Chapter Eight is now done. It needed work in two main areas – expanding and developing the treatment of Luther; and dramatically cutting down the discussion of King Lear. The Lear material might make a journal article in its expanded form.
The chapter begins with the 1494 Treaty of Tordesillas, and runs through some broader contexts for fifteenth to sixteenth century European theory – discoveries of the new world, Ptolemy’s Geography, the use of the astrolabe, practical uses of geometry (Leonard Digges, John Dee), Renaissance cartography, and so on.
The first major thinker I discuss here is Niccolò Machiavelli, through The Prince, the Discourses and various other writings. I tackle Foucault’s reading of Machiavelli head-on, and indeed more mainstream readings, through a reading of the Italian texts, and try to show how his object of rule was rarely geographical. The next section is on the politics of religious reform, discussing Erasmus, More, Luther, Melanchthon, Calvin and a few others. There’s a brief reading of Hans Holbein’s Ambassadors in here too – I’m most interested in the objects between the two figures, rather than the ambassadors themselves or the skull at the bottom. (Clicking on the the image will take you to a larger version).
I then try to work through the complications of Jean Bodin’s Six Books on the Republic in their French and Latin versions, as well as a near contemporaneous English translation which is revealing in terms of English vocabulary, rather than as a guide to Bodin. I then turn to Giovanni Botero’s famous work on ‘reason of state’, and try to situate it in relation to his lesser-known works on cities and the world. The latter is a synthesis of what was known of the world at the time. I found Romain Descendre’s recent book L’état du monde: Giovanni Botero entre raison d’état et géopolitique, helpful here. The chapter ends with the reading of Shakespeare’s King Lear, with a focus on the politics of land that runs through the play.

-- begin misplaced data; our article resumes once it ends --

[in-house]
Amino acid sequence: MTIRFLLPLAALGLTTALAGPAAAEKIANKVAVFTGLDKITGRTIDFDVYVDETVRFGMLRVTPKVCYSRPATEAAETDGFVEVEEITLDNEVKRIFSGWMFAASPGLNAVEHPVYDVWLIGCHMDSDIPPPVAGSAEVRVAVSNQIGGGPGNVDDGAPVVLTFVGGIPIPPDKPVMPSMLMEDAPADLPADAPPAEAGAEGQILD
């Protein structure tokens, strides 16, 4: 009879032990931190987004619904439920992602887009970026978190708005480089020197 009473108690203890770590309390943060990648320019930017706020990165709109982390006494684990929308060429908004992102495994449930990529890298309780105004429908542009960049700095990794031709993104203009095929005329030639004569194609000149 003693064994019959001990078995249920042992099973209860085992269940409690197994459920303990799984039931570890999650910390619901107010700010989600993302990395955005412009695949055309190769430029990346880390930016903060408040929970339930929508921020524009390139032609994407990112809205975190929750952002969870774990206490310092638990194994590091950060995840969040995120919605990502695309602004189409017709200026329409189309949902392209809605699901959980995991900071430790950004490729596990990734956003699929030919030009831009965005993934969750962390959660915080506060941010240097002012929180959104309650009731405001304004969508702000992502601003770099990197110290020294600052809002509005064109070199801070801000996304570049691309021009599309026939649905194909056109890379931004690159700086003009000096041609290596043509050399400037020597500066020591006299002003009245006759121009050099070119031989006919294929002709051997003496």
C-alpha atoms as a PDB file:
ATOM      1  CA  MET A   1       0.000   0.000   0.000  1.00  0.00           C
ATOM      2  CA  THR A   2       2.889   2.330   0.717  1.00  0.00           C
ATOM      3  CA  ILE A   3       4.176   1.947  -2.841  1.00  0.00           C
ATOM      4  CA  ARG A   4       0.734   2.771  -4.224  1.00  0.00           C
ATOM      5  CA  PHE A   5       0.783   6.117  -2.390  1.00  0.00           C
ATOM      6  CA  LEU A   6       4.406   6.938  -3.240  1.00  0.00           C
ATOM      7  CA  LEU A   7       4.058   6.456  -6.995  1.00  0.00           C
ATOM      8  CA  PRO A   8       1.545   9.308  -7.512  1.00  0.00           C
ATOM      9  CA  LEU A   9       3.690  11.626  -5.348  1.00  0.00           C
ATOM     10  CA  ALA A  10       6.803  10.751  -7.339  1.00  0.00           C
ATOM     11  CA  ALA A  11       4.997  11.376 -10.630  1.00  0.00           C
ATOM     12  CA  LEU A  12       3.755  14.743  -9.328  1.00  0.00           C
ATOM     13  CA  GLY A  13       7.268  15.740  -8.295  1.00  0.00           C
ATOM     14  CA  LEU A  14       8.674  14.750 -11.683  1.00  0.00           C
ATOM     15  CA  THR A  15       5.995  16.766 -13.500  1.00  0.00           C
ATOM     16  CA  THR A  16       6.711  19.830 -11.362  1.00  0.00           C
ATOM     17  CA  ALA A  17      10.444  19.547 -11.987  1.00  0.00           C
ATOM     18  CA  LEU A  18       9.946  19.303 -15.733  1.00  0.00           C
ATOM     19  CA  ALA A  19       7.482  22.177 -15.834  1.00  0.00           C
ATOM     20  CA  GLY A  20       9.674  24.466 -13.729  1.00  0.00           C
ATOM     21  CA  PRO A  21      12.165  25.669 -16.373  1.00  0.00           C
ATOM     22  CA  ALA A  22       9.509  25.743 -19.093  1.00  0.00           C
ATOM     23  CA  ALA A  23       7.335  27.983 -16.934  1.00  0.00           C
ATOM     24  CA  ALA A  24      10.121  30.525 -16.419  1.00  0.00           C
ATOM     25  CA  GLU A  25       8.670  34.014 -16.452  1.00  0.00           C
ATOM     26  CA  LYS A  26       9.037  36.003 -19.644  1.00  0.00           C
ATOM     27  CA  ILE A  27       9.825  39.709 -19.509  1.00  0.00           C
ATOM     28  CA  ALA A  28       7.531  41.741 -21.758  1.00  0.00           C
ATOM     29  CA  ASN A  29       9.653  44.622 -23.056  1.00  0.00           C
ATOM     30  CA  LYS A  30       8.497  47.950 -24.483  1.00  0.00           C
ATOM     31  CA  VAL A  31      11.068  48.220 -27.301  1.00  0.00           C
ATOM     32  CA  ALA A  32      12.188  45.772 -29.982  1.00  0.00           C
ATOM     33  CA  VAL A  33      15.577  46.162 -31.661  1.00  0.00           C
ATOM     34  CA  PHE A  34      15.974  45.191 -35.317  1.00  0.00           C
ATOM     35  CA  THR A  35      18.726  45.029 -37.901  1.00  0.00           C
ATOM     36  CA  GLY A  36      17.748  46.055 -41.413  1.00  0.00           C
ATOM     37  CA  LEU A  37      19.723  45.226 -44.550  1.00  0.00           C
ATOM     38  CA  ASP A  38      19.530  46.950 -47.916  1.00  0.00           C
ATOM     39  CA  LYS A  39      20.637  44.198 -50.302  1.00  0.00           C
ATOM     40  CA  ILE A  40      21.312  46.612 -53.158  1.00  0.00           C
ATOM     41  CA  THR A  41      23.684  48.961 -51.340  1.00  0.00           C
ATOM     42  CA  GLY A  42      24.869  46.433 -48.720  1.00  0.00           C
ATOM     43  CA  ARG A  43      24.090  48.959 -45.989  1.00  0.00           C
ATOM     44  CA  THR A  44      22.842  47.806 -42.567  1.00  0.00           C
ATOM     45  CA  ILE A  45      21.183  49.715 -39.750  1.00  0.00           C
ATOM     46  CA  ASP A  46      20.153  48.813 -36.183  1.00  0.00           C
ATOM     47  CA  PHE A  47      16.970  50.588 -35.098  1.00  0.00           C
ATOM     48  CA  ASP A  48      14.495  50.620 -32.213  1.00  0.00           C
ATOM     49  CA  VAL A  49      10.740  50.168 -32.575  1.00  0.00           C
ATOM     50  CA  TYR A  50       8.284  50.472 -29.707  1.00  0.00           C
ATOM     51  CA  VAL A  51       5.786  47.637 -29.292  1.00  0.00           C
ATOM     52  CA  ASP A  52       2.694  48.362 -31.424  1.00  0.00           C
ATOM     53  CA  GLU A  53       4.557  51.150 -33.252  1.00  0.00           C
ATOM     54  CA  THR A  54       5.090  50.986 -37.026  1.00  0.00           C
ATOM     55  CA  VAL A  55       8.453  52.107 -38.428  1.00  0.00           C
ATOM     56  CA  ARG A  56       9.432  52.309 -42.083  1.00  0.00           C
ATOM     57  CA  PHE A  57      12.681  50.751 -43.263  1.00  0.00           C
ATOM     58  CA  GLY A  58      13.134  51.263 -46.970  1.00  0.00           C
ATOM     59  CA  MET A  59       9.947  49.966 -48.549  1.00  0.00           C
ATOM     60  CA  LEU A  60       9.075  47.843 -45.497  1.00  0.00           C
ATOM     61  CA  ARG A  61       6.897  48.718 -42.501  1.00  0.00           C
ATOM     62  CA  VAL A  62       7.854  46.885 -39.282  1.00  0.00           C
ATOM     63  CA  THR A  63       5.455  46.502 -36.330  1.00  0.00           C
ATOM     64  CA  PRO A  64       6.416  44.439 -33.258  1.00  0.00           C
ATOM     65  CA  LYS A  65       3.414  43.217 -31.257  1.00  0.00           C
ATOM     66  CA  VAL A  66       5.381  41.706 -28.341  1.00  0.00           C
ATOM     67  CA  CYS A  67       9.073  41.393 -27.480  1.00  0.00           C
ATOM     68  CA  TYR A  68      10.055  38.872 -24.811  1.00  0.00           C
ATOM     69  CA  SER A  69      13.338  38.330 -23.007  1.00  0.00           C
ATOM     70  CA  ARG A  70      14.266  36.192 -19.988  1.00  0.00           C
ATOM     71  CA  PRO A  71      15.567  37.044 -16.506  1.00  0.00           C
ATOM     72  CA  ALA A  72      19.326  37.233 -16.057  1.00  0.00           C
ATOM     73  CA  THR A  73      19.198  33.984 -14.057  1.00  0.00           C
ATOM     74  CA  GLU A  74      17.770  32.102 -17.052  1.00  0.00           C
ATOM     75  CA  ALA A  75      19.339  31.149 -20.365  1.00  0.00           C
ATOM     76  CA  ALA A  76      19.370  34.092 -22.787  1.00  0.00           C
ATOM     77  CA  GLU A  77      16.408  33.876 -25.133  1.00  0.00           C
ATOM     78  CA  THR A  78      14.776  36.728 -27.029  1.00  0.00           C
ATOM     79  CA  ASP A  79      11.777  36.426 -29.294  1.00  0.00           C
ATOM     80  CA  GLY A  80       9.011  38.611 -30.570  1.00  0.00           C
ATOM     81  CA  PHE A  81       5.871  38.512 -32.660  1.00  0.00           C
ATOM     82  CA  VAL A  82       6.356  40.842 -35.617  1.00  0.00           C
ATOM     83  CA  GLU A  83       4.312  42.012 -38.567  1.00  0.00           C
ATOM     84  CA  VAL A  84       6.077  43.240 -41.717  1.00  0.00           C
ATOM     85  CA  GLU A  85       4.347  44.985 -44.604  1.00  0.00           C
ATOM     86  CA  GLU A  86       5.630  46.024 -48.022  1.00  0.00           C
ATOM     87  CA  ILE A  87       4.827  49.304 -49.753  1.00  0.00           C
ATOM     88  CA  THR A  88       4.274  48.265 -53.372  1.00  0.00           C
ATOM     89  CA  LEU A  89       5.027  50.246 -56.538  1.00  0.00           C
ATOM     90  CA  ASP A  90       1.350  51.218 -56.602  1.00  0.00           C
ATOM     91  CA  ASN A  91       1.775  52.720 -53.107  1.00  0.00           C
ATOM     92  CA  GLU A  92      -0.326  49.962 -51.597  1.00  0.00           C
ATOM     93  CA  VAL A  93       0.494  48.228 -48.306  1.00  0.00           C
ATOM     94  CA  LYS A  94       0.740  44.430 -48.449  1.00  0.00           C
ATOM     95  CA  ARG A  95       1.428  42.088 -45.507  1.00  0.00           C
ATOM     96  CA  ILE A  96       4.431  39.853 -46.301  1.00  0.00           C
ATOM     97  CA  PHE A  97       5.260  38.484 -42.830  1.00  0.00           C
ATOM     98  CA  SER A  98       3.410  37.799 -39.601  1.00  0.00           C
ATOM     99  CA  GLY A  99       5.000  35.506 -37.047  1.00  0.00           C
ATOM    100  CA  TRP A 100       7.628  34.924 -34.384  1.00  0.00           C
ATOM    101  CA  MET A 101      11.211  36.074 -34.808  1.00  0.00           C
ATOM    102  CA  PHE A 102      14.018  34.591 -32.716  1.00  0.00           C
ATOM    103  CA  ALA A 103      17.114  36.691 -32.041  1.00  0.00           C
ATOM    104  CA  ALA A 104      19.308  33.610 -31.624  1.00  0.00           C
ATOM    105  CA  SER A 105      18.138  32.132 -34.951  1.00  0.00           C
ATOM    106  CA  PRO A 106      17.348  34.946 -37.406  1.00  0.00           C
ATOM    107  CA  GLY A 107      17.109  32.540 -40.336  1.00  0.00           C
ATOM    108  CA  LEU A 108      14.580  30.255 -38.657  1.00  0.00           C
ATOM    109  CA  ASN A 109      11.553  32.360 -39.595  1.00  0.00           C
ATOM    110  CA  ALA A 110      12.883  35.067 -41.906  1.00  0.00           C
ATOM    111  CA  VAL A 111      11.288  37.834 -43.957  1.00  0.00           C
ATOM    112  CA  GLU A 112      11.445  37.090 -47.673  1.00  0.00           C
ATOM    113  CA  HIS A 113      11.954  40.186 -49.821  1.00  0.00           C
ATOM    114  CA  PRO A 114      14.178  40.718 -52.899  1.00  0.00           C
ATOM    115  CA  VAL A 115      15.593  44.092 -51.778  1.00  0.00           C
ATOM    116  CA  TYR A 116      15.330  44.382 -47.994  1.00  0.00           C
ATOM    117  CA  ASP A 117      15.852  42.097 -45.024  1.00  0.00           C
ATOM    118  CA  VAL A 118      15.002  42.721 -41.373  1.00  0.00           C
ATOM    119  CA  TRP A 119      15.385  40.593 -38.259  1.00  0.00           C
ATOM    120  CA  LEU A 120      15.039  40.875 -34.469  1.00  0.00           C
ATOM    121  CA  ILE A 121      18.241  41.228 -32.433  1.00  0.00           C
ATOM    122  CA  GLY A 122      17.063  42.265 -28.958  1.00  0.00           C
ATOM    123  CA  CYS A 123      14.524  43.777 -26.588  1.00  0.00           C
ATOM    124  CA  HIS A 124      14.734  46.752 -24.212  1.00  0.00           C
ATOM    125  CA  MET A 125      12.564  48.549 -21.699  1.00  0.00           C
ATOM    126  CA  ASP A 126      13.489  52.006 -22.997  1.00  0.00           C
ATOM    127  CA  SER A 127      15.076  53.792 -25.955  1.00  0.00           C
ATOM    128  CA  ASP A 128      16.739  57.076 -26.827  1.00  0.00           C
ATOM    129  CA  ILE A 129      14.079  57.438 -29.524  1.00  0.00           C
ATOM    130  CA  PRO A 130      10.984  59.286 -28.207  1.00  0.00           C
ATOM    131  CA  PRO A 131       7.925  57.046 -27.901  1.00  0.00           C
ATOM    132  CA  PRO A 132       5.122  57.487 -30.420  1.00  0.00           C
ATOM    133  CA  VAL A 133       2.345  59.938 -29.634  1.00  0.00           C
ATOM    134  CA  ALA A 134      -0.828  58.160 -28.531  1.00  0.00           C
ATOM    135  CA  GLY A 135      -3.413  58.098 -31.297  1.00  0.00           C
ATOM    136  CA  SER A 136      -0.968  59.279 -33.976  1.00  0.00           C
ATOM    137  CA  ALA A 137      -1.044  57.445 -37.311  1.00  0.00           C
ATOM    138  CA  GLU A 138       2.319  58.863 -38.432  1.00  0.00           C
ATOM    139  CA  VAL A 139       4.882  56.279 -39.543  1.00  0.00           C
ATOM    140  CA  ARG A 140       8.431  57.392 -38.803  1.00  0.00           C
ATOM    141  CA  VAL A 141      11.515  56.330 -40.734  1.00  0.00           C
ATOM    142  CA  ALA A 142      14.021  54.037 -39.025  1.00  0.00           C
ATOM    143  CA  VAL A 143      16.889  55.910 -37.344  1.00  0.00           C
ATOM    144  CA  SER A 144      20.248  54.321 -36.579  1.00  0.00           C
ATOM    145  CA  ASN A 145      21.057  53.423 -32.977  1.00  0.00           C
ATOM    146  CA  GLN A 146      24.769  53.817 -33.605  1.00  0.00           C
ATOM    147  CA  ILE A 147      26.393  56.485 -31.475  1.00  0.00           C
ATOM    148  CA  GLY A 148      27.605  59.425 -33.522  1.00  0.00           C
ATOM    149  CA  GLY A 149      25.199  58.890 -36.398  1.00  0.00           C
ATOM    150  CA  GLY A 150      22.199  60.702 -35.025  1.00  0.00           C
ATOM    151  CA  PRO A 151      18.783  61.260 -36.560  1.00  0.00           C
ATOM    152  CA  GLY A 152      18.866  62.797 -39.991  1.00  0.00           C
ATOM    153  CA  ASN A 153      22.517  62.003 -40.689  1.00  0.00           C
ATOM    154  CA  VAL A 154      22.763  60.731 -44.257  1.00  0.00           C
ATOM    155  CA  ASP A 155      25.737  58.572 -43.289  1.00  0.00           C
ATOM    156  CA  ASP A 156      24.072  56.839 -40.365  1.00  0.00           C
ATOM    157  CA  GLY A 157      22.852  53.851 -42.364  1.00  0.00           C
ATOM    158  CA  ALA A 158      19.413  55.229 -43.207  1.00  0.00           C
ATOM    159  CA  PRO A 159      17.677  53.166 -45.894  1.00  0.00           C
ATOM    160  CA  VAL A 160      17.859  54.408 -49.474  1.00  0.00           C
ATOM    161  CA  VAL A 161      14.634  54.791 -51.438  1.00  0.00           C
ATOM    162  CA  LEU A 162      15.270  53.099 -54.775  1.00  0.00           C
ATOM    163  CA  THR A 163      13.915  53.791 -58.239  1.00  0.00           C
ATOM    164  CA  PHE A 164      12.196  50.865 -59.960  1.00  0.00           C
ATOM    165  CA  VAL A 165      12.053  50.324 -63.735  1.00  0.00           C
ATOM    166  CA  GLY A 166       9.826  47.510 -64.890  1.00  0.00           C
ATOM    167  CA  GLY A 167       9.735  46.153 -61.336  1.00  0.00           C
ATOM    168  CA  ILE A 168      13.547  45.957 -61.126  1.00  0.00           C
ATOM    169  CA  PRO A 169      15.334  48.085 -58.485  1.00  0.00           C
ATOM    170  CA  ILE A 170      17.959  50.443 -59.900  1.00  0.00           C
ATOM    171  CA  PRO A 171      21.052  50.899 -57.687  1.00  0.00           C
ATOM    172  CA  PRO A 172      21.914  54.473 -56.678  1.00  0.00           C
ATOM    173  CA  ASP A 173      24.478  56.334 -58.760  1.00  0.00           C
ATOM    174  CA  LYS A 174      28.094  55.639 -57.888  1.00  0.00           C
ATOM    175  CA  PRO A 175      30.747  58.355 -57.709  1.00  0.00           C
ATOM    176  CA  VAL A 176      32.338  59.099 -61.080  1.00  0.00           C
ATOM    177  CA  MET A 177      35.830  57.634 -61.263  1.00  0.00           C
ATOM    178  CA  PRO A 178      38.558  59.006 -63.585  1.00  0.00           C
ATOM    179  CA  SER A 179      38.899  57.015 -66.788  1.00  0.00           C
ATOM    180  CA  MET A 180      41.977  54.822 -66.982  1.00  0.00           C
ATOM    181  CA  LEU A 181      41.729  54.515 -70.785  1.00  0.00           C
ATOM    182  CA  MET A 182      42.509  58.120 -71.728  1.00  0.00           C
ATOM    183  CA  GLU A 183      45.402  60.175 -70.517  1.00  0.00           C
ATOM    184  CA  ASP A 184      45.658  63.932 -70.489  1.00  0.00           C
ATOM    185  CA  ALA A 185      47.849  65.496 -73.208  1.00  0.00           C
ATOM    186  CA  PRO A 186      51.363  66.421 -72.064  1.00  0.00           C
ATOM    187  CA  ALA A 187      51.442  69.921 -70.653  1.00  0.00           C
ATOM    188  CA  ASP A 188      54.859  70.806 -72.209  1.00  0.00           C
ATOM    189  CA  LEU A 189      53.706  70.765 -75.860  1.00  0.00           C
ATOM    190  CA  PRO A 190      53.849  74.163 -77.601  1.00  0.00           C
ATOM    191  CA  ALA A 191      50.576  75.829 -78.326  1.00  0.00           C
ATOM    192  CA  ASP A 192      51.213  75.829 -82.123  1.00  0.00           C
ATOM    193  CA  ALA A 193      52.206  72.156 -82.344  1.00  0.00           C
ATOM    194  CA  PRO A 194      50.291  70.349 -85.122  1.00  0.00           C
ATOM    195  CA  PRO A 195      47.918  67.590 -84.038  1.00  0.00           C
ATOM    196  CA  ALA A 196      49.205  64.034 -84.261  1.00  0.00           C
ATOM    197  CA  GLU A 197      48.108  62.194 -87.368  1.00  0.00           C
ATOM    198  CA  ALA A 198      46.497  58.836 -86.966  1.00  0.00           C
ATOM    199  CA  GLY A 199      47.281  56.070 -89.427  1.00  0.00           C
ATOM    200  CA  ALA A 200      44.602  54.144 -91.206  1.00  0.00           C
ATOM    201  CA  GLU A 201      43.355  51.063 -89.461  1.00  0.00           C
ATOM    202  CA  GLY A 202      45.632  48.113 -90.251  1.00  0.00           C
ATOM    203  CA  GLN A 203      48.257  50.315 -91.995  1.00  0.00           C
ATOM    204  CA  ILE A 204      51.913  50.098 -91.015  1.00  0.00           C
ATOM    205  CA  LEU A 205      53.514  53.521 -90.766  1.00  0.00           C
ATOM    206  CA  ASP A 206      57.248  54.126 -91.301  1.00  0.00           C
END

This chapter didn’t need that much work, but then most of it was written earlier this year while I was in London. The main texts read tend to exist in modern editions – with minor exceptions of those by Guillaume de la Perrière, Thomas Elyot, some of François Hotman, Justus Lipsius, and Charles de Grassaille. I don’t remember many problems of actually finding the texts; though there were lots of problems in the texts. The Lear section was expanded from some brief comments I made in the my inaugural lecture and the Companion to Human Geography piece. The bulk of that section was written in New York in April, while staying at Neil Brenner’s apartment, and making use of the wonderful collection at Columbia University library, and then completed while stuck in Vienna, Virginia after the AAG because of the Iceland volcano.